Deborah Luster has entered the world of rural Louisiana prisons with camera in hand, just like our own Susan Madden Lankford did, when shooting in California for her book, Maggots in my Sweet Potatoes: Women Doing Time. Luster’s work in Louisiana prisons was also collected in a book, titled One Big Self. (It has received Book of the Year Award from the Louisiana Endowment for the Humanities.) While there are similarities between the two, Luster has started on this path due to a personal tragedy, as this excerpt from her bio on the Edelman Gallery website shows:
Murder is not generally a subject in which most artists find themselves immersed. But twelve years ago, Deborah Luster’s mother was murdered, sparking a photographic project which led her to three different state penitentiaries in Louisiana, her home state, as a means of healing and understanding. Photographing inmates against a black backdrop or in the fields, Luster captures the individuals housed behind the barbed wire and prison cells in a project called ‘One Big Self.’ Cutting 5 x 4″ aluminum and coating it with a liquid silver emulsion, Luster creates images which serve as reliquaries for these men and women whose cockiness, youth, bravado and shyness are embedded in these pocket-sized contemporary tintypes. Through these images she asks us to ‘see beyond their crimes… to suggest that our punitive models are as reflective of who we are as our reward system.’
That last sentence speaks volumes about the similarities between the two photographers. In their own ways, both have humanized the people who had been relegated to the limbo of mere statistics. The approach to their projects was quite a bit different though. Where Lankford’s book contains an array of personal narritives transcribed from her discussions with prisoners, Luster used a different approach. She also talked extensively with the prisoners she had photographed, but, rather than using the exact words of the inmates themselves, she had relied on a poet to create the text based on these interviews.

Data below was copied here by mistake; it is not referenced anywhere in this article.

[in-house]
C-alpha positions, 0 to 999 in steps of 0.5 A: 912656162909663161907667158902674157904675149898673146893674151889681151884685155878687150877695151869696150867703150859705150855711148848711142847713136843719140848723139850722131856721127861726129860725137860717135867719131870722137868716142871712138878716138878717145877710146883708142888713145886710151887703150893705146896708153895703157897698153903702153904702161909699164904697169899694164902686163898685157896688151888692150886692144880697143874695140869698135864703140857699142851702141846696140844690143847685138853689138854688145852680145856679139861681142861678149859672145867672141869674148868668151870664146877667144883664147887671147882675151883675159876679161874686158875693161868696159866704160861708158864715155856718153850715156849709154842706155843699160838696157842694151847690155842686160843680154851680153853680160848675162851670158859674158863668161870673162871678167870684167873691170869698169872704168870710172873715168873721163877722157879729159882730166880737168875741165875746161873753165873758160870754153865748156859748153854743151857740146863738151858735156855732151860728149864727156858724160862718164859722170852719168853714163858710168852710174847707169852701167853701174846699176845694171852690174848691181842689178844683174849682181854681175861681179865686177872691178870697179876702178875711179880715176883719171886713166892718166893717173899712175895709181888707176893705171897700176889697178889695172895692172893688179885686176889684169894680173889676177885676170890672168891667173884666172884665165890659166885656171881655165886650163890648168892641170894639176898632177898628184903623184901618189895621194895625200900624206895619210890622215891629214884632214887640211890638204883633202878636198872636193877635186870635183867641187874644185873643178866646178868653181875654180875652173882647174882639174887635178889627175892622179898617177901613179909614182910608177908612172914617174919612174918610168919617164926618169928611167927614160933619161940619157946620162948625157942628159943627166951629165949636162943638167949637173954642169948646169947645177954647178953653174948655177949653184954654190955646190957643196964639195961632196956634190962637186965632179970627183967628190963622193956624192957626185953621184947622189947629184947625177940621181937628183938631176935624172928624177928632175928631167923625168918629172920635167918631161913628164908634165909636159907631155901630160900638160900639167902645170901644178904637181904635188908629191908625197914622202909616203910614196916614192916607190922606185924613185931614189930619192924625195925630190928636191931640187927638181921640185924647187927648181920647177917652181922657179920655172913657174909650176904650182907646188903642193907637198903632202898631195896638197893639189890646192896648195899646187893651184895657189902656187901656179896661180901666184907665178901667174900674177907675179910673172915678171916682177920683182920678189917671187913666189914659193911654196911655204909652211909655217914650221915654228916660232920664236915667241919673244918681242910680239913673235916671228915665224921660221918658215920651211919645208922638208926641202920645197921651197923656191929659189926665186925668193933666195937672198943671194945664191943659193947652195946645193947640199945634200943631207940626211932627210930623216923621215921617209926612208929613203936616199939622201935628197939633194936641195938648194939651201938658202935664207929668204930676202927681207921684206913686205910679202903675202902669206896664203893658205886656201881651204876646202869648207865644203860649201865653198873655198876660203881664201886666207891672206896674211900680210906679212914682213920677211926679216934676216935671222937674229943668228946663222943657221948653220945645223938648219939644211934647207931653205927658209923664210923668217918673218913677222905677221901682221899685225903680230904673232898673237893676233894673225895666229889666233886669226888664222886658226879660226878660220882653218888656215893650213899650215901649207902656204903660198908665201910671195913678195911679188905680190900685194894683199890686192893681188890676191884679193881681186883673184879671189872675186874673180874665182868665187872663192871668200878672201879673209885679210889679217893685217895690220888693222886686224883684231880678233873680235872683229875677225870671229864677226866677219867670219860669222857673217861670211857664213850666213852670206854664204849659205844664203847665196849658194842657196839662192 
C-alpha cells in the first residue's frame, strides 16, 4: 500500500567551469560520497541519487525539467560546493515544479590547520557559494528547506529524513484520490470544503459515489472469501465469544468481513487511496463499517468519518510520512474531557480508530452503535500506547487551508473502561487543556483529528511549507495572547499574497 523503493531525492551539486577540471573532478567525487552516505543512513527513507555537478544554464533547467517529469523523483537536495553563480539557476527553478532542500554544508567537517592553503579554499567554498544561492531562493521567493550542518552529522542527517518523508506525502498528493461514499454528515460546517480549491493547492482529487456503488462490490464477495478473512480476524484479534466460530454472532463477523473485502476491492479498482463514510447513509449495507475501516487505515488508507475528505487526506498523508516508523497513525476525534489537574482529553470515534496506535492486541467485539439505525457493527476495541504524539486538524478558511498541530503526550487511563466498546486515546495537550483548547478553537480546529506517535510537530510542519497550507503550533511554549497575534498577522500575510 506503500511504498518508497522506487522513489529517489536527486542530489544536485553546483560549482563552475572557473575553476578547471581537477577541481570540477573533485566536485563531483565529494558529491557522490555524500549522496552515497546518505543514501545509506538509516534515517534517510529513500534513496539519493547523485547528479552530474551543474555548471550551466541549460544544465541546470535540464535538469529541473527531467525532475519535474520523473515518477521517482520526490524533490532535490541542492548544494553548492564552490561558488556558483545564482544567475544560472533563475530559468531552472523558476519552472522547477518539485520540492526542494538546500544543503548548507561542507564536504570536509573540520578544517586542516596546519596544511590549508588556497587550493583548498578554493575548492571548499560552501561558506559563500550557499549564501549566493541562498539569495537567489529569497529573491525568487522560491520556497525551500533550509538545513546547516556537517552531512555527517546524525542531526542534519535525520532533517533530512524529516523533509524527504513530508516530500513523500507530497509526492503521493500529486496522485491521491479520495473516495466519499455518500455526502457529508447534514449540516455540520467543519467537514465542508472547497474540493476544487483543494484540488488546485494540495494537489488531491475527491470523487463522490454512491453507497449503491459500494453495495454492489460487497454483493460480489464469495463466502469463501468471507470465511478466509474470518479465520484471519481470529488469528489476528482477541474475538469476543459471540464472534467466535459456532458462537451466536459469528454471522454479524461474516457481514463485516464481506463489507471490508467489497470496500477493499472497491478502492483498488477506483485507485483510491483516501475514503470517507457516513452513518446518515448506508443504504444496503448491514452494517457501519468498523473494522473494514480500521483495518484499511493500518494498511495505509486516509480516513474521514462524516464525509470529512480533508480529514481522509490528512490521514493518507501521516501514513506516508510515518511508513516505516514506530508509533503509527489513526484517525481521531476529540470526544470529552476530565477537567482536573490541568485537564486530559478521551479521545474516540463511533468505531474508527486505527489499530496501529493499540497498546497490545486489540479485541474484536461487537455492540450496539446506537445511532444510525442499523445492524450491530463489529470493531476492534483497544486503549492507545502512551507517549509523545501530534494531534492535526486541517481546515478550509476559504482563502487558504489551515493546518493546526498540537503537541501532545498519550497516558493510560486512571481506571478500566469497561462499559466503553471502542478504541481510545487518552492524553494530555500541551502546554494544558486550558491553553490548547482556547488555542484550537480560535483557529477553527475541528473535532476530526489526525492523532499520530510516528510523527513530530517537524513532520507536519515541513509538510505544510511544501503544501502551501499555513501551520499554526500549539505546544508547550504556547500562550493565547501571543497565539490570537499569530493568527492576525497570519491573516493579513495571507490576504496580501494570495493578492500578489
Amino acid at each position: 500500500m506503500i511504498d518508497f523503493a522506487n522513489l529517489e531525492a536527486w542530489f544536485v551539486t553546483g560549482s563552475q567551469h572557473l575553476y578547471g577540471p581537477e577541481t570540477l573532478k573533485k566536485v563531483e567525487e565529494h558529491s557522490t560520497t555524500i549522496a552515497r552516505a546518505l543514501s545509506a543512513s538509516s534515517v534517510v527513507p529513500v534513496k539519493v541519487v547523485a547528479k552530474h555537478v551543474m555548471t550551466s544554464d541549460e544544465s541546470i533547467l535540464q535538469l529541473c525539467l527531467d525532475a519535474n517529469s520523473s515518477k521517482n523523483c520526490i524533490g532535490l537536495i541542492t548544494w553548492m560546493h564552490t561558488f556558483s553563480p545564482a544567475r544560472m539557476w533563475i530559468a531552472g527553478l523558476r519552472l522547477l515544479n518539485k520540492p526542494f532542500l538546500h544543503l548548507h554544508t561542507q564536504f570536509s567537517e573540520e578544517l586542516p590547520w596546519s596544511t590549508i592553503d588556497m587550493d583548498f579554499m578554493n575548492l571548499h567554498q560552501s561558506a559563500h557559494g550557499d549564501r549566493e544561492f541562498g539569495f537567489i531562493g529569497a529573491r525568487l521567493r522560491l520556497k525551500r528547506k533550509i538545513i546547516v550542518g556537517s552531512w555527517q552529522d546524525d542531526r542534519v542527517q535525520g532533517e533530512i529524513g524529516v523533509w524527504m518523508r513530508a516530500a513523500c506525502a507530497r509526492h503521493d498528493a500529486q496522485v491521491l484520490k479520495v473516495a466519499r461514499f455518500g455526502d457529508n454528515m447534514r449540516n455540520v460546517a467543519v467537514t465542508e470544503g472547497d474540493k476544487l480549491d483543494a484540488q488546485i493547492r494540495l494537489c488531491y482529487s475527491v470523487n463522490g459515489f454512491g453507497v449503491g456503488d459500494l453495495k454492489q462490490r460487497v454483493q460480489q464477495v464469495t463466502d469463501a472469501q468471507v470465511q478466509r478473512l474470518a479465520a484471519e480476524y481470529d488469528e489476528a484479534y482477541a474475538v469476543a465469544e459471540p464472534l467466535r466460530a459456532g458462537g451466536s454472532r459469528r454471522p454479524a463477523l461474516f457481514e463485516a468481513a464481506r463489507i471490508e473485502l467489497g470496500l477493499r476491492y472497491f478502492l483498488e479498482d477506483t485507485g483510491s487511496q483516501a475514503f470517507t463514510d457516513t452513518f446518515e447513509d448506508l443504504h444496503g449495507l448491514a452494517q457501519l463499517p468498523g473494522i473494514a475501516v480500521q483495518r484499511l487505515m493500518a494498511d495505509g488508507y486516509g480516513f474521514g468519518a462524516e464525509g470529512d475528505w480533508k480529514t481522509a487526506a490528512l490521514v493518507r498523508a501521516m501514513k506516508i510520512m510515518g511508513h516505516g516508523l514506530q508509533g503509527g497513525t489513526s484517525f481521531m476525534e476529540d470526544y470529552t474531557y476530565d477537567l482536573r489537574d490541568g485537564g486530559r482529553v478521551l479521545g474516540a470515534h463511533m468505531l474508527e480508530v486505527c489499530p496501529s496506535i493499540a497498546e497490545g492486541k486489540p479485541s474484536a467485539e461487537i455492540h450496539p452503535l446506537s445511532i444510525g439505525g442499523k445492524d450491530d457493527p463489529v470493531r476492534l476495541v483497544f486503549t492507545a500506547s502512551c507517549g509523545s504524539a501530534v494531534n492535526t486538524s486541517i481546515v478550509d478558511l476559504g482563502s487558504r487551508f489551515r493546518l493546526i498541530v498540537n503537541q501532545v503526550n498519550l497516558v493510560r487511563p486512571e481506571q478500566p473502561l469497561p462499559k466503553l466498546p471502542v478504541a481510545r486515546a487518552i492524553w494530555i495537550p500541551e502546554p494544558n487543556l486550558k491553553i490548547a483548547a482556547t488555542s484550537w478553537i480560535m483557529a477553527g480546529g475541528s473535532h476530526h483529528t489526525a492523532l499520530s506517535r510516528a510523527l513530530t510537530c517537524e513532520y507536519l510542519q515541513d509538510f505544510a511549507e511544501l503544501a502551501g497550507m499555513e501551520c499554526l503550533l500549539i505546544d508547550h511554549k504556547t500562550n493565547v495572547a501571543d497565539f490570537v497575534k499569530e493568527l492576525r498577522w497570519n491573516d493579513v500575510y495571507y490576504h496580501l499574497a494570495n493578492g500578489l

I first ran across Luster’s work at The Newcomb Art Gallery in New Orleans, and later at Prospect.1, also in New Orleans. Her method of presentation was fascinating, drawing on institutional themes to compliment the photos. The following video will give you a quick look at the Newcomb show, as Luster talks about her work and its presentation:
Since everything in Louisiana has a culinary angle, Luster has incorporated it into her work by photographing the kitchen staff at the Angola State Prison and the Louisiana Correctional Institute for Women. The Kitchen Sisters at NPR have interviewed Luster for their Hidden Kitchens series, while also working on a feature for NPR about One Big Self. Both pieces are well worth a look.
Source: “After Mother’s Murder, Artist Photographs Prisoners,” NPR, The Kitchen Sisters, 08/09/10
Source: “Deborah Luster’s Hidden Kitchens,” KitchenSisters.org, 06/30/10
Image courtesy of Deborah Luster and Jack Shainman Gallery, NY.
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